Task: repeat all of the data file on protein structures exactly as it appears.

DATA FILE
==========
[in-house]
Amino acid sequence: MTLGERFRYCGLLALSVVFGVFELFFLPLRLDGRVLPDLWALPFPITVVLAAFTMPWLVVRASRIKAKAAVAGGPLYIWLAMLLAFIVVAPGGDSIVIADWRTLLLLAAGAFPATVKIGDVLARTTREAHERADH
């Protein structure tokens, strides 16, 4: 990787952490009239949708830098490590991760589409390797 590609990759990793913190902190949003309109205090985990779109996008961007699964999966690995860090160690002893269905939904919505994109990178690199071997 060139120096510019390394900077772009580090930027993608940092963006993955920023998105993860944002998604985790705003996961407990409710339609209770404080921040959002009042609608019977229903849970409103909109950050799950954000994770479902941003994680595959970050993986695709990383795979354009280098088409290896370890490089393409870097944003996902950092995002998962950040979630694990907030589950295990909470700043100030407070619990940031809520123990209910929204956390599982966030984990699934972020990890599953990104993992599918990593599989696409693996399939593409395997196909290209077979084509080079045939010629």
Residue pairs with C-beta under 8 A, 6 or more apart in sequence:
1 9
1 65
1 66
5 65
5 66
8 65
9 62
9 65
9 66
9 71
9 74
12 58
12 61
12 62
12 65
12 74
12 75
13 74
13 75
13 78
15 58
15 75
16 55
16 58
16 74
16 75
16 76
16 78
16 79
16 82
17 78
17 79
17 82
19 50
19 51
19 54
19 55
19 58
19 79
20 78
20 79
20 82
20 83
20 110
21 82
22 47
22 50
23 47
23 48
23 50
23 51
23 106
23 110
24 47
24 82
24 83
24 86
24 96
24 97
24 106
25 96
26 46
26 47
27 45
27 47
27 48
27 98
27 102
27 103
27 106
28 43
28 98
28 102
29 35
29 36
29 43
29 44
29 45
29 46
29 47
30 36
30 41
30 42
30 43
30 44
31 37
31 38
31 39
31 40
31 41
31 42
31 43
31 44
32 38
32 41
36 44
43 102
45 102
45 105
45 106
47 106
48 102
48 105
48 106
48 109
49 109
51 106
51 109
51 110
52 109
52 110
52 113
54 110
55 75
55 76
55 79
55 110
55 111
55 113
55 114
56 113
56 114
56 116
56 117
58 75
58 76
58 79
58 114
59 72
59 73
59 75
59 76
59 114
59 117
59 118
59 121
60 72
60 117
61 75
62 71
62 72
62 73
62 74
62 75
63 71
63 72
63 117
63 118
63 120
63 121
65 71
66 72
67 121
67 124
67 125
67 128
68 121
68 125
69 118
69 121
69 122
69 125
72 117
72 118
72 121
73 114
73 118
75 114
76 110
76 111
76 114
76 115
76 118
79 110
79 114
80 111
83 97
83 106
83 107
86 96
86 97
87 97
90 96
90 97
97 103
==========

[in-house]
Amino acid sequence: MTLGERFRYCGLLALSVVFGVFELFFLPLRLDGRVLPDLWALPFPITVVLAAFTMPWLVVRASRIKAKAAVAGGPLYIWLAMLLAFIVVAPGGDSIVIADWRTLLLLAAGAFPATVKIGDVLARTTREAHERADH
């Protein structure tokens, strides 16, 4: 990787952490009239949708830098490590991760589409390797 590609990759990793913190902190949003309109205090985990779109996008961007699964999966690995860090160690002893269905939904919505994109990178690199071997 060139120096510019390394900077772009580090930027993608940092963006993955920023998105993860944002998604985790705003996961407990409710339609209770404080921040959002009042609608019977229903849970409103909109950050799950954000994770479902941003994680595959970050993986695709990383795979354009280098088409290896370890490089393409870097944003996902950092995002998962950040979630694990907030589950295990909470700043100030407070619990940031809520123990209910929204956390599982966030984990699934972020990890599953990104993992599918990593599989696409693996399939593409395997196909290209077979084509080079045939010629």
Residue pairs with C-beta under 8 A, 6 or more apart in sequence:
1 9
1 65
1 66
5 65
5 66
8 65
9 62
9 65
9 66
9 71
9 74
12 58
12 61
12 62
12 65
12 74
12 75
13 74
13 75
13 78
15 58
15 75
16 55
16 58
16 74
16 75
16 76
16 78
16 79
16 82
17 78
17 79
17 82
19 50
19 51
19 54
19 55
19 58
19 79
20 78
20 79
20 82
20 83
20 110
21 82
22 47
22 50
23 47
23 48
23 50
23 51
23 106
23 110
24 47
24 82
24 83
24 86
24 96
24 97
24 106
25 96
26 46
26 47
27 45
27 47
27 48
27 98
27 102
27 103
27 106
28 43
28 98
28 102
29 35
29 36
29 43
29 44
29 45
29 46
29 47
30 36
30 41
30 42
30 43
30 44
31 37
31 38
31 39
31 40
31 41
31 42
31 43
31 44
32 38
32 41
36 44
43 102
45 102
45 105
45 106
47 106
48 102
48 105
48 106
48 109
49 109
51 106
51 109
51 110
52 109
52 110
52 113
54 110
55 75
55 76
55 79
55 110
55 111
55 113
55 114
56 113
56 114
56 116
56 117
58 75
58 76
58 79
58 114
59 72
59 73
59 75
59 76
59 114
59 117
59 118
59 121
60 72
60 117
61 75
62 71
62 72
62 73
62 74
62 75
63 71
63 72
63 117
63 118
63 120
63 121
65 71
66 72
67 121
67 124
67 125
67 128
68 121
68 125
69 118
69 121
69 122
69 125
72 117
72 118
72 121
73 114
73 118
75 114
76 110
76 111
76 114
76 115
76 118
79 110
79 114
80 111
83 97
83 106
83 107
86 96
86 97
87 97
90 96
90 97
97 103